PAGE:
Join Us


I strive to maintain a vibrant, collegial, diverse, and energetic research group. If you are interested in joining my team as a collaborator, visiting scientist, postdoctoral scientist, or student, then below are some frequently asked questions that I ask you to examine and ponder before contacting me.

1) Are you willing to form new research collaborations?

Absolutely, particularly if you have research expertise in a complementary field. For example, I am often approached by research groups with expertise in pharmacology, biology, or metabolism that are interested in studying a natural product, either as a pure compound or as a characterized extract. If you are interested in exploring such a relationship, simply email your request. However, please note that I do not have funding to support external collaborations. Rather, I enjoy working together to win support to fund ideas of mutual interest.

2) Do you accept visiting scientists? 

Yes, with several caveats. If you are interested in joining my group as a visiting scientist, you should email your request and ideas. In general, the visitor must be able to stay for a minimum of 12 months to make the experience worthwhile for both of us. Unfortunately, I am unable to provide funds for visiting scientists. Also, if you are not an American citizen, you will have to obtain the proper visa to work in the United States.

3) Are you accepting postdoctoral scientists? 

When positions become available in my group, I typically place advertisements in several places, including the website of the American Society of Pharmacognosy. If you are interested in joining my group as a postdoctoral scientist, you should email me directly. In doing so, please outline your interests and skills and how these may match the expertise and needs of my research group.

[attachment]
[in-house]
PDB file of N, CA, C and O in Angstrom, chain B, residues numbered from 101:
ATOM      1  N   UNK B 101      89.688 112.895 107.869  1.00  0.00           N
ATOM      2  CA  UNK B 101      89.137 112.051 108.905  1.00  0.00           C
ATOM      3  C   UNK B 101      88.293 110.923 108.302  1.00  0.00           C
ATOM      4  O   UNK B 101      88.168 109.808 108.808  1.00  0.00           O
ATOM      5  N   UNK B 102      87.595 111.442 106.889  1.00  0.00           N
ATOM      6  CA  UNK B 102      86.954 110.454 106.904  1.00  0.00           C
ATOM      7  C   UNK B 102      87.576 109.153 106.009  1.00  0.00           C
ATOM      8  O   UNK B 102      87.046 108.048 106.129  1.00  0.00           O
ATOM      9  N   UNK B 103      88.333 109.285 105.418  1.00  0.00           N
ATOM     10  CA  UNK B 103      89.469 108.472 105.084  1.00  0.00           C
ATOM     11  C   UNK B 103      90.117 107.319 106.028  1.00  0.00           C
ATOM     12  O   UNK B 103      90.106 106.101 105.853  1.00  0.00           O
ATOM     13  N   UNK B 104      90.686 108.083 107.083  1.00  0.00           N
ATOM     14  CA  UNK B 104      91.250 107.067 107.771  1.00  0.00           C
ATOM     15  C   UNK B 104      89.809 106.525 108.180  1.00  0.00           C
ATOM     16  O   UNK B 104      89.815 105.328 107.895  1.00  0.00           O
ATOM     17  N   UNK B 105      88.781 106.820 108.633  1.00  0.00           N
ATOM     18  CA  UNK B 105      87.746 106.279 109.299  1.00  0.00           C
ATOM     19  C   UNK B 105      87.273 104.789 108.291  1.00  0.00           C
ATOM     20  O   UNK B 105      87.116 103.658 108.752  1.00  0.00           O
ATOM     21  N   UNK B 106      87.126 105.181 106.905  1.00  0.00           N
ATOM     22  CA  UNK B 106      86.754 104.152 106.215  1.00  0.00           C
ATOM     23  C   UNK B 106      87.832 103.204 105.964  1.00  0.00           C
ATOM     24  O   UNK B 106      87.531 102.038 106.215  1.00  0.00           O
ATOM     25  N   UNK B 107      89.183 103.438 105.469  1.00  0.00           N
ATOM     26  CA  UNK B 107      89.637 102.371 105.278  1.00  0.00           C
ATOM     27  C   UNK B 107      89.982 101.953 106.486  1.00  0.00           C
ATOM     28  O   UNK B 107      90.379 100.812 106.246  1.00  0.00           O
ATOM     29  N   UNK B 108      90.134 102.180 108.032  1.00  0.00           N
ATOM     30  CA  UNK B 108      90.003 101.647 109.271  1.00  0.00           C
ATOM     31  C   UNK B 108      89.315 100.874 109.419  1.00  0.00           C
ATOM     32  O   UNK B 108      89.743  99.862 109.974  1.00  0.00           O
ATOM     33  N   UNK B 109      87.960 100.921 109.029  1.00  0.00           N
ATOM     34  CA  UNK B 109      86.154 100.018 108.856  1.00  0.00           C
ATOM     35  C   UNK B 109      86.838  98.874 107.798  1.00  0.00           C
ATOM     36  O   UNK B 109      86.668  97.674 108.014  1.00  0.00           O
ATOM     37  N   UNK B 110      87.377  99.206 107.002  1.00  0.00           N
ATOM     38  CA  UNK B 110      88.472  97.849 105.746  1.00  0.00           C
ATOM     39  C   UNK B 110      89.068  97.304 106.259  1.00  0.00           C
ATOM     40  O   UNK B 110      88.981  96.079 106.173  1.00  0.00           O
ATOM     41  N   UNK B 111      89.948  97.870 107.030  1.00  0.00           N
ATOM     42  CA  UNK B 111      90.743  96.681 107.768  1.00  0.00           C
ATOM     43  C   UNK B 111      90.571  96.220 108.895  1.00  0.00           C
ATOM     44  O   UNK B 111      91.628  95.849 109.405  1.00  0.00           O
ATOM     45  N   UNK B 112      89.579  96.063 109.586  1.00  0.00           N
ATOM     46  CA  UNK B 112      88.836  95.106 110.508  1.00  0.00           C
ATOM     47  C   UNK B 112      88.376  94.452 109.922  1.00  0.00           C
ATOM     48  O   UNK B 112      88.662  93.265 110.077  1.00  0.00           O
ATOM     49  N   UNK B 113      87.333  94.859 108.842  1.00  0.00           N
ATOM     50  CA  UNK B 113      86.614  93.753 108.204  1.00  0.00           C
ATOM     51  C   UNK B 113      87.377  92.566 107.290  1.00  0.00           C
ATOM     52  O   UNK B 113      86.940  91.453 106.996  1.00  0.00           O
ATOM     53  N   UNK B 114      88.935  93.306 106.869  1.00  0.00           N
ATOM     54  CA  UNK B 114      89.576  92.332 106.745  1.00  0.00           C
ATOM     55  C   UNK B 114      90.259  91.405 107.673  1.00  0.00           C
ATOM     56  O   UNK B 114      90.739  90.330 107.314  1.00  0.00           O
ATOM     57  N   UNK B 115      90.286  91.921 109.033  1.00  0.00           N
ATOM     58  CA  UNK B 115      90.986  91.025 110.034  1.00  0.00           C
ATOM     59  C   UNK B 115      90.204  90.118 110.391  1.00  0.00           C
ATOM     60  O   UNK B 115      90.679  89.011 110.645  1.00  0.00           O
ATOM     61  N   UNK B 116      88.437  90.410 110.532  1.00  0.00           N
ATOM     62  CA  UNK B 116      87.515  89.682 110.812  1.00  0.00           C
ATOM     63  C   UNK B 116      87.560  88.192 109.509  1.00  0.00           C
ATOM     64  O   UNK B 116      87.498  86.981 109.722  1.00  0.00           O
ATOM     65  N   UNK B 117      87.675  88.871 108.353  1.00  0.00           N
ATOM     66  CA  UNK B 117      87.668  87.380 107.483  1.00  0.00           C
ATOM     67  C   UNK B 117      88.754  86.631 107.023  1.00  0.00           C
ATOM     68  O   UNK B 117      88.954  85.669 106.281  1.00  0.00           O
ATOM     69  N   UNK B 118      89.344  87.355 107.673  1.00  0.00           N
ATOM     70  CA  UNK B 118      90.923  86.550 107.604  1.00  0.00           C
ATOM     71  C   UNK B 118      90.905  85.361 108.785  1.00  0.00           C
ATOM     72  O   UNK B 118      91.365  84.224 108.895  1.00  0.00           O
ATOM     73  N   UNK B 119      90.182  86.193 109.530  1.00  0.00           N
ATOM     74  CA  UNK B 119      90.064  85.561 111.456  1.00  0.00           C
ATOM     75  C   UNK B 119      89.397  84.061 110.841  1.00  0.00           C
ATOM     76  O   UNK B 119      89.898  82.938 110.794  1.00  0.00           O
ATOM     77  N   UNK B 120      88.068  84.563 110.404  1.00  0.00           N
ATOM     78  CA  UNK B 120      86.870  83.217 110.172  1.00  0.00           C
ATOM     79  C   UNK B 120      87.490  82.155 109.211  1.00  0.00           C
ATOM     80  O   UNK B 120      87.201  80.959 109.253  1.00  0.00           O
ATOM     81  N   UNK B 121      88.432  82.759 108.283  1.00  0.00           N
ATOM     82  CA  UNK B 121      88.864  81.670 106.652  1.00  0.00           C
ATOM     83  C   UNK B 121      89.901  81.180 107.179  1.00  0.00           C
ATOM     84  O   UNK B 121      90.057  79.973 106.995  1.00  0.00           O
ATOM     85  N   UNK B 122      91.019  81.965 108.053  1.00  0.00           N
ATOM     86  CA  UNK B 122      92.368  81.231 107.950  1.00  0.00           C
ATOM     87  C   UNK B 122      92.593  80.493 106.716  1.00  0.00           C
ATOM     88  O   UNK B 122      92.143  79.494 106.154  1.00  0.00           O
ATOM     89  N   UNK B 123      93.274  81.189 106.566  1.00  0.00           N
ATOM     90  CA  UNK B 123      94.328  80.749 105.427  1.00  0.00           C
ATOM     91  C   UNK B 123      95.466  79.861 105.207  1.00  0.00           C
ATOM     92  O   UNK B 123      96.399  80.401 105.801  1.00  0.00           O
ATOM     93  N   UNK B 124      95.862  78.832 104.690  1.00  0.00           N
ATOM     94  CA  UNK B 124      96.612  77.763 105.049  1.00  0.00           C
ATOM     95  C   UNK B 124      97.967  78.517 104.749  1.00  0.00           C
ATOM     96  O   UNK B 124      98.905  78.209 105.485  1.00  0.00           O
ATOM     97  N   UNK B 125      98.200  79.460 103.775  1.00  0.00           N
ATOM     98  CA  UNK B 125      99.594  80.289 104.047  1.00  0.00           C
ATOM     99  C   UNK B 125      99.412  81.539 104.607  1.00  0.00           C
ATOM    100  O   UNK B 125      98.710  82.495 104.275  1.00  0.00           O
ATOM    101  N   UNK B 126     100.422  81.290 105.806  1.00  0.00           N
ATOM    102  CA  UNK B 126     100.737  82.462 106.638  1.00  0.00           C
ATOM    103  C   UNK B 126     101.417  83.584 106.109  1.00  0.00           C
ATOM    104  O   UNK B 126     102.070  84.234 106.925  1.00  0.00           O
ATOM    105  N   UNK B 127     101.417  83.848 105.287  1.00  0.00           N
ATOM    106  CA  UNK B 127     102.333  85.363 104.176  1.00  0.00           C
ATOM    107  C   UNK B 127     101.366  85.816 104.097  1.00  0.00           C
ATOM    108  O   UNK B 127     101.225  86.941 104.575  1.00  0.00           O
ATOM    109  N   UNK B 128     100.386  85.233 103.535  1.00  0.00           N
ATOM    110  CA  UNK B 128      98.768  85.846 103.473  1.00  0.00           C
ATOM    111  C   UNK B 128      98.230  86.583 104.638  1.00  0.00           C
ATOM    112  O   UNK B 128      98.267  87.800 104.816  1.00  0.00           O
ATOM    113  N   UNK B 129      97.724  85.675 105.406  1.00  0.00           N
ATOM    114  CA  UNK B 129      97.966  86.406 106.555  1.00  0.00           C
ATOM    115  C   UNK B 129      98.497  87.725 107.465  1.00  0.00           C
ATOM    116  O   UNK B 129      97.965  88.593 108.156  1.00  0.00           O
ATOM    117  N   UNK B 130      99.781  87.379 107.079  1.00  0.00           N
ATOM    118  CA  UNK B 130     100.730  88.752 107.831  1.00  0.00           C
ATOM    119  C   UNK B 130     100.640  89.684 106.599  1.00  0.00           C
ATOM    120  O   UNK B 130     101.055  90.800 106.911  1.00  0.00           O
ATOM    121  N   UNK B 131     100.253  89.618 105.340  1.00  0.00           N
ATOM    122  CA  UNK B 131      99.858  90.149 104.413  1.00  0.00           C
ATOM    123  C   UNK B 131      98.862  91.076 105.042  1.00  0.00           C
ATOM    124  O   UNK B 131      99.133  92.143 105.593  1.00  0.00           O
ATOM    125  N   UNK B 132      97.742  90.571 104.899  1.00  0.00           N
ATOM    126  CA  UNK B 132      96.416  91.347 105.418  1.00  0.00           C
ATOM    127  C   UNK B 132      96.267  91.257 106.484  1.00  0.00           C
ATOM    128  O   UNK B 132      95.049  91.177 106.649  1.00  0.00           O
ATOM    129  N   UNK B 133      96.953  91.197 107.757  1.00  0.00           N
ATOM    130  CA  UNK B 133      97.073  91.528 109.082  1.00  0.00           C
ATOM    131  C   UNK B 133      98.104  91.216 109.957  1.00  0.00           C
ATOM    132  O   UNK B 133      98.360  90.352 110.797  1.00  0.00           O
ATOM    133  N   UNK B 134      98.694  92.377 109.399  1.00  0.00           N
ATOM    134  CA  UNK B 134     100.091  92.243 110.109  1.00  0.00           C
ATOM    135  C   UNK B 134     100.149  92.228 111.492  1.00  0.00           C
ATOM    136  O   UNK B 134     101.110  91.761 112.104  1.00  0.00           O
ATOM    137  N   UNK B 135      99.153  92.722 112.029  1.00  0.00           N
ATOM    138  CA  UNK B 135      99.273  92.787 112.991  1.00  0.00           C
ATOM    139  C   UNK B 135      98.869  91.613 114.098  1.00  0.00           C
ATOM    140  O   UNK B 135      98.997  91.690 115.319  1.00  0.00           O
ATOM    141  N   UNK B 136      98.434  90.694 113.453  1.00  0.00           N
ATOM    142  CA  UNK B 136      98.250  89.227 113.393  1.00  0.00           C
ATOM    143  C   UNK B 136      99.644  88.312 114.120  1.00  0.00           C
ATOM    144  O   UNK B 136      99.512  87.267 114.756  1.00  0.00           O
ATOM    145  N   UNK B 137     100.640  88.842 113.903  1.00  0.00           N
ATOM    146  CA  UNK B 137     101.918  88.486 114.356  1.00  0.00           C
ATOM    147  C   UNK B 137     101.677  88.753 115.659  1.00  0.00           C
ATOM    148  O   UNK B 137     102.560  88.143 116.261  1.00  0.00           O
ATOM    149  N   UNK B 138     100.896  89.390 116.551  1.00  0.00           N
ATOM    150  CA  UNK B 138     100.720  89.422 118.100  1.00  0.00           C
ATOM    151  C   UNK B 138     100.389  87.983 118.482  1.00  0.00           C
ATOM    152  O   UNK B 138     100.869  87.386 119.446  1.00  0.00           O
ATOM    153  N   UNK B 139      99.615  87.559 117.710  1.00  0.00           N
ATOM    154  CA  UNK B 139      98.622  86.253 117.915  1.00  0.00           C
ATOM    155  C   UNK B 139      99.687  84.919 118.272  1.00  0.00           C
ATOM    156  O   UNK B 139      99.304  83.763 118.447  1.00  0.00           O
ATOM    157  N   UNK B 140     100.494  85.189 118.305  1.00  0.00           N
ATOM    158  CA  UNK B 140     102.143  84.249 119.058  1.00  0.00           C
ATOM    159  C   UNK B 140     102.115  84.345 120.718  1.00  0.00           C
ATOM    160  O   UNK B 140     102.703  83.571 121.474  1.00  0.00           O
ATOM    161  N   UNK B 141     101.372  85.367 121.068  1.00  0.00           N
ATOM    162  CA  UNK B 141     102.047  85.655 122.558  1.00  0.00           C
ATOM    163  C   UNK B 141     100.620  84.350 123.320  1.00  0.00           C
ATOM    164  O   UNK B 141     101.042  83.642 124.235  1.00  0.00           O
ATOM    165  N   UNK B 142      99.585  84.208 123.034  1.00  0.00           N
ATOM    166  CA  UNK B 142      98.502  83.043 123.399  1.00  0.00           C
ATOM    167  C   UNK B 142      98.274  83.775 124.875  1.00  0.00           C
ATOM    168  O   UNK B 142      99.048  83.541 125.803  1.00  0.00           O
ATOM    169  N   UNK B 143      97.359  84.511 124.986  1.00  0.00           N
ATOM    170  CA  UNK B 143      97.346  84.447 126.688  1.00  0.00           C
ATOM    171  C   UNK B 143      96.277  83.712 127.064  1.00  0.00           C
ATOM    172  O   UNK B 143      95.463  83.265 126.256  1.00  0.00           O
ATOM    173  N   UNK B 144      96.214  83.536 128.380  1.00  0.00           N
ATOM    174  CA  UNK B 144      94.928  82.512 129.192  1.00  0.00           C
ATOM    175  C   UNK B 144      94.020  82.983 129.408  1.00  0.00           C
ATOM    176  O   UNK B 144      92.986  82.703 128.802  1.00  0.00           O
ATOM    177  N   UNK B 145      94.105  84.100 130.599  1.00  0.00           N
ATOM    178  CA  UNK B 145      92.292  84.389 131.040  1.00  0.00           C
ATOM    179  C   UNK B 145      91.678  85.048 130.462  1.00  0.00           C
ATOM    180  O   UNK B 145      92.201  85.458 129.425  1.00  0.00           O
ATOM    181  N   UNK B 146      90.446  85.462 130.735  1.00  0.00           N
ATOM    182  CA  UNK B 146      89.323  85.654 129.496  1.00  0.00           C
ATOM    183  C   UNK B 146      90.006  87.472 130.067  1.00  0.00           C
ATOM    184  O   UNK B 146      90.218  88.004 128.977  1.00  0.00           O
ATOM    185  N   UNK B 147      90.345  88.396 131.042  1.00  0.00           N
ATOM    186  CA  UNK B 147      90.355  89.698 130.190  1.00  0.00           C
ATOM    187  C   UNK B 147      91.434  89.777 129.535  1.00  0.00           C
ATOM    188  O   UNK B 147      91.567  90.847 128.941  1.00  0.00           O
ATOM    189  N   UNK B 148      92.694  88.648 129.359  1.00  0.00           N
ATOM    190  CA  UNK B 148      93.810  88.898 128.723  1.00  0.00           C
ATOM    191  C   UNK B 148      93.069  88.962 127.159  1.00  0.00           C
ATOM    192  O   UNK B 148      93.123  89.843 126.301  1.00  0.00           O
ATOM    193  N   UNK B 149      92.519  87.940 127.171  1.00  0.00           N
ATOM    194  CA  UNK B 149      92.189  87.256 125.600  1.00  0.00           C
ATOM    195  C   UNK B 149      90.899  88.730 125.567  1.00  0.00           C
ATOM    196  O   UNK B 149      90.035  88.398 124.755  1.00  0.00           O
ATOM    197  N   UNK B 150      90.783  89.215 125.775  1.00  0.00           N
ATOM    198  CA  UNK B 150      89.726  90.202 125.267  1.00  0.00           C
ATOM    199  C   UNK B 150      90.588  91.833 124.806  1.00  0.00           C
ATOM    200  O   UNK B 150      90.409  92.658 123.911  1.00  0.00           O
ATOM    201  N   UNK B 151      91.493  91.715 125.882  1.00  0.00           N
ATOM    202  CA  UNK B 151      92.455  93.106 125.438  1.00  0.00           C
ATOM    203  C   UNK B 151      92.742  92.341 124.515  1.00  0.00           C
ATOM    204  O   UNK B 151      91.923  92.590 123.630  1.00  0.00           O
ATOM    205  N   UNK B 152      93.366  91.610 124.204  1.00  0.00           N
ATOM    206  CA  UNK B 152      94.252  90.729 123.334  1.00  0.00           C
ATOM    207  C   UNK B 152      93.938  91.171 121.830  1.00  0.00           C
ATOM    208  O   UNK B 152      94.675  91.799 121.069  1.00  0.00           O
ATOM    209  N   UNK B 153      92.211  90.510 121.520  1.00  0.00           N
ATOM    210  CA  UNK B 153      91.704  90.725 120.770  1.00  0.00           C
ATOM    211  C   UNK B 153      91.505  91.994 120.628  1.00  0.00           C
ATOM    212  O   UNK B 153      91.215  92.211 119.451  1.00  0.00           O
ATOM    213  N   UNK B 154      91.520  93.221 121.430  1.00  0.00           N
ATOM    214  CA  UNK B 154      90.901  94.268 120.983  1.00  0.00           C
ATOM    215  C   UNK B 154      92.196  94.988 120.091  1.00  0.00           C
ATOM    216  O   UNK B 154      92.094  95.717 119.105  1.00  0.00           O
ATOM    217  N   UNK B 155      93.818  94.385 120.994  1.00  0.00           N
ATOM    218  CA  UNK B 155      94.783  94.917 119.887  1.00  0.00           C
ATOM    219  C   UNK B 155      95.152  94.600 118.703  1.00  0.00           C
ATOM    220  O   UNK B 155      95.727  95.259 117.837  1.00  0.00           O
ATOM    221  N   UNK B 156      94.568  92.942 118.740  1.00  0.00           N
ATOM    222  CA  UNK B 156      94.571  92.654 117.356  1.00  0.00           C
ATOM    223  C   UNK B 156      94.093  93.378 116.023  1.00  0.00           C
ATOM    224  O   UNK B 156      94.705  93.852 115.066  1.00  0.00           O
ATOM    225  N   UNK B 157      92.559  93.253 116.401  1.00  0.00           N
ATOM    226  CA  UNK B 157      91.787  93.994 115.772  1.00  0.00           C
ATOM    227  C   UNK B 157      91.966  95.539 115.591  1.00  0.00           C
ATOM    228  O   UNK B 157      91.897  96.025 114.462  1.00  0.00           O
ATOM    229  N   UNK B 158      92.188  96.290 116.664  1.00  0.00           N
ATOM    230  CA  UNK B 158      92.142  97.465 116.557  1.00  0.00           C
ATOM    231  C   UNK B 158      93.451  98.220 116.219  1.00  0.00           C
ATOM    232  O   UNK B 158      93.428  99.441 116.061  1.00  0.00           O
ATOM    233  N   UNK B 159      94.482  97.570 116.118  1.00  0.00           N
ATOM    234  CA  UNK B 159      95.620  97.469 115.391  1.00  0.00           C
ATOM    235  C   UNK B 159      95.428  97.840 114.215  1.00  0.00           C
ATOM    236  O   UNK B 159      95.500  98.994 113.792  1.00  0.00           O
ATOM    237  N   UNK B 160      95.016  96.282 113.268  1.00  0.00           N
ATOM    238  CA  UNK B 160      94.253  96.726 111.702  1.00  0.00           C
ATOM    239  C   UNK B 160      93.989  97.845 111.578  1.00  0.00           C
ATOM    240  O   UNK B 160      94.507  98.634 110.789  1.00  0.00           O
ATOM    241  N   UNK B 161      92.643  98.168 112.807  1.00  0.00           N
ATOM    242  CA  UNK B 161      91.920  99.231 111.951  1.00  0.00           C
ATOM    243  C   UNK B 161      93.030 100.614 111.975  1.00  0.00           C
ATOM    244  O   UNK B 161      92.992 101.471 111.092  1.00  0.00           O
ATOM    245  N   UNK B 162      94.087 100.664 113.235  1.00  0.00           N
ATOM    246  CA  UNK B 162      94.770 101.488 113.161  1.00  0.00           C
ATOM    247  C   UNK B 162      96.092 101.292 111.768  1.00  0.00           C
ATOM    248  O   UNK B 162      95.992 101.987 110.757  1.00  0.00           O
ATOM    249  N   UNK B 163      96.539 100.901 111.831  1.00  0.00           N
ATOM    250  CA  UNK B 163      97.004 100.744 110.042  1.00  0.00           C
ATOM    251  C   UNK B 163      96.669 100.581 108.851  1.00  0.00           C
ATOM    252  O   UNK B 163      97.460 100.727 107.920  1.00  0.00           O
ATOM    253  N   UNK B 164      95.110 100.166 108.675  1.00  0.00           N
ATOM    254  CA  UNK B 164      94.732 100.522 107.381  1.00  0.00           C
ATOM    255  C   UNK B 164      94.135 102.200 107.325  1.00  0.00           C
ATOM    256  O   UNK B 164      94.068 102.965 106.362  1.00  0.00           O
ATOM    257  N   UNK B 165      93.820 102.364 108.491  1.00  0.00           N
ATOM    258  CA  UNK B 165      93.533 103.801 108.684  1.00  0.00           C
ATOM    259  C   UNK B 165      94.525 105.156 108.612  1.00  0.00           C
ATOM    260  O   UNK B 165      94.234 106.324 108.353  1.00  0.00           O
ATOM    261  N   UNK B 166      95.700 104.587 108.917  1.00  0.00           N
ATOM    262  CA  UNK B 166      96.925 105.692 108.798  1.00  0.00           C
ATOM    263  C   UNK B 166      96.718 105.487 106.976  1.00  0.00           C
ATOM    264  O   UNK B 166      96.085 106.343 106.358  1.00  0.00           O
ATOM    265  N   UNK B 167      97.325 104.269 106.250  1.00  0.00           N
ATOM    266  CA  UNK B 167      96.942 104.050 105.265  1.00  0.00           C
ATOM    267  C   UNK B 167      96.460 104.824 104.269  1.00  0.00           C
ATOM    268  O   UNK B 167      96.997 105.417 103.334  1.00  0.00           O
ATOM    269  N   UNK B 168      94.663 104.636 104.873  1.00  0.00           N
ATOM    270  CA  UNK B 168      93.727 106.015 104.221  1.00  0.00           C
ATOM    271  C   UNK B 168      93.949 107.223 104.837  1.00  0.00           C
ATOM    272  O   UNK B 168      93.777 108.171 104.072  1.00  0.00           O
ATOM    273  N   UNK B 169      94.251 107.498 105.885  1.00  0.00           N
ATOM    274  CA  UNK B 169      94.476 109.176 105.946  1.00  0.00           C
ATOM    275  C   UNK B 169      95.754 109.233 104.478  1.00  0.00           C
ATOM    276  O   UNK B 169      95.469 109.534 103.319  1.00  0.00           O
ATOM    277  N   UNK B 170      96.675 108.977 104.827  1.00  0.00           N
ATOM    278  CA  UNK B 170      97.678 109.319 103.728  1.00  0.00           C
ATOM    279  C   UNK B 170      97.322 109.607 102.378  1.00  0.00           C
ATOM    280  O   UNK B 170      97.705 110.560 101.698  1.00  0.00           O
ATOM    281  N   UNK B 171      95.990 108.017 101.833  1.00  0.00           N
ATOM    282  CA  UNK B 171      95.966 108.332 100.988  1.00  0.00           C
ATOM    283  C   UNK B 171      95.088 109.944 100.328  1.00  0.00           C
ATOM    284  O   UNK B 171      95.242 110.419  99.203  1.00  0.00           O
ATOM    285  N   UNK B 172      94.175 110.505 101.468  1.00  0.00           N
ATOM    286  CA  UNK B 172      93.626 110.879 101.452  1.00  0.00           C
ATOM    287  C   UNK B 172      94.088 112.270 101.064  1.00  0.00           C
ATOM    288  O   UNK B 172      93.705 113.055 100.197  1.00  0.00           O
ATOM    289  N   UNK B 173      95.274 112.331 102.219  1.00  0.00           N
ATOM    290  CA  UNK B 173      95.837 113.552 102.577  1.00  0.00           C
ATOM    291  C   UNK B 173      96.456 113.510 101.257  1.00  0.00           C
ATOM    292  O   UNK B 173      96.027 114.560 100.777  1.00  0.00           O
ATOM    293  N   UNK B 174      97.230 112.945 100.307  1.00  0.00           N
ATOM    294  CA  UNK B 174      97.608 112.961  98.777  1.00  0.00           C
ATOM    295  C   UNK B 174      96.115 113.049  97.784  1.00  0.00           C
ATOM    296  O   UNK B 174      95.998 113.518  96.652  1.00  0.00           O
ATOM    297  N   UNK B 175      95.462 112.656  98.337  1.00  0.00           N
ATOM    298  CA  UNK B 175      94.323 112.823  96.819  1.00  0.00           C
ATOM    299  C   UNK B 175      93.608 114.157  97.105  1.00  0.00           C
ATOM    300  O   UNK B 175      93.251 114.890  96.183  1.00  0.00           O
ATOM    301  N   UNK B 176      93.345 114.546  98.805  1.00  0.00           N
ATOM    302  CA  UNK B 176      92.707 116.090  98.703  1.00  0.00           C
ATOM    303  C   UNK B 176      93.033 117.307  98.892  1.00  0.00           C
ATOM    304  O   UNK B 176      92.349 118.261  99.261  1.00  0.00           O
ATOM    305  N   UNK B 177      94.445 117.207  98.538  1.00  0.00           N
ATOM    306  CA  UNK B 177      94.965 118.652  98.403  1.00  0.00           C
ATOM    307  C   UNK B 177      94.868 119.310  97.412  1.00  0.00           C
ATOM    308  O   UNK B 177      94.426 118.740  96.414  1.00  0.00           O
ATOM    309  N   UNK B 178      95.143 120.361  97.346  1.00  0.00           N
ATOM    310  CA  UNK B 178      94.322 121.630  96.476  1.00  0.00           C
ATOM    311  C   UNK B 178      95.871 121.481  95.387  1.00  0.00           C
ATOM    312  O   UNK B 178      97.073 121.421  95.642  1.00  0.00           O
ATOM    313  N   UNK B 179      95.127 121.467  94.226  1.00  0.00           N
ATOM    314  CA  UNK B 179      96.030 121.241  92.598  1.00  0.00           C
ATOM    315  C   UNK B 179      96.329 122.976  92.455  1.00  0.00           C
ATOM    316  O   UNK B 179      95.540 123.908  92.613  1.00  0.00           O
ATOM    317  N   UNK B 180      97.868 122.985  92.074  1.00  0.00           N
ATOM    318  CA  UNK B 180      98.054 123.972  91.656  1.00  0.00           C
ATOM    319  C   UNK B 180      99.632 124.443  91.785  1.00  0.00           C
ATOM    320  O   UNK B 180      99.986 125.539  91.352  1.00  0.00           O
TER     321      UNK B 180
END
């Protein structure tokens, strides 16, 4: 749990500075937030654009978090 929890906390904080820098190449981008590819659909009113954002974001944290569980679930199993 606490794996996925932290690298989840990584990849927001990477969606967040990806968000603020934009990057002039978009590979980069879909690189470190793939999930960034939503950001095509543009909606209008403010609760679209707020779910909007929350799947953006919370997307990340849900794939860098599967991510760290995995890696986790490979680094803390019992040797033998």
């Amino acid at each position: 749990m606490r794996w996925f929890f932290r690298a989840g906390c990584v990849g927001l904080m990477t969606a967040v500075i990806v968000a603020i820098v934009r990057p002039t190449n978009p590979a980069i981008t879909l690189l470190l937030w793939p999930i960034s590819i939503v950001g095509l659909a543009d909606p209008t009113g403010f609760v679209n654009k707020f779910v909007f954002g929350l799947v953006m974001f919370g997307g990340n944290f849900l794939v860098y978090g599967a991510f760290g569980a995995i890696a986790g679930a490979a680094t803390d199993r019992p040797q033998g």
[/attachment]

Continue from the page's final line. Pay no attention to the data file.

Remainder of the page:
4) Are you accepting graduate students? 

The Department of Chemistry and Biochemistry has graduate programs for students interested in either the Ph.D. or M.S. degrees, and more details can be found on the Department’s webpage. If you are accepted into the program, then during your first semester, you are required to interview several professors in search for a good fit, both for the professor’s needs and the student’s interest. To be completely clear, I cannot accept you into my laboratory until after your first semester in the program. Typically, I accept one to three students per year, depending on resources.

5) Are you accepting students interested in pursuing undergraduate research?

UNCG photo by David Wilson - 3/30/10 - Portrait of Nick Oberlies in the woods.

A few undergraduates join my group each year. In general, preference is given to students early in their careers, particularly after they have completed two semesters of Organic Chemistry. Preference is also given to those who can make a long term commitment to research, especially those that can conduct research over the summers. To be completely clear, I do not pay undergraduate researchers. In some circumstances (and after showing significant progress and potential) I will work with the undergraduate to find modest research support via grants; these are competitive programs for the most exceptional students. If you are interested in joining my group, you should fill out an application in the office of the Department of Chemistry and Biochemistry.

6) Are you accepting post-baccalaureate students interesting in research? 

This is a difficult question to answer. Post-baccalaureate students who want to experience a rigorous research environment and who are planning on going into research for their careers are welcome to apply (see point 5). However, if you are simply looking for a short term engagement to “beef up” your application to professional schools, then my lab is probably not the place for you.

7) Are you accepting high school students?

I am happy to talk with any one about science, especially students. However, I am sorry, but high school students are not able to join my group. There are too many safety issues associated with such a situation in my opinion. Once you have a year or two of college under your belt, feel free to contact me.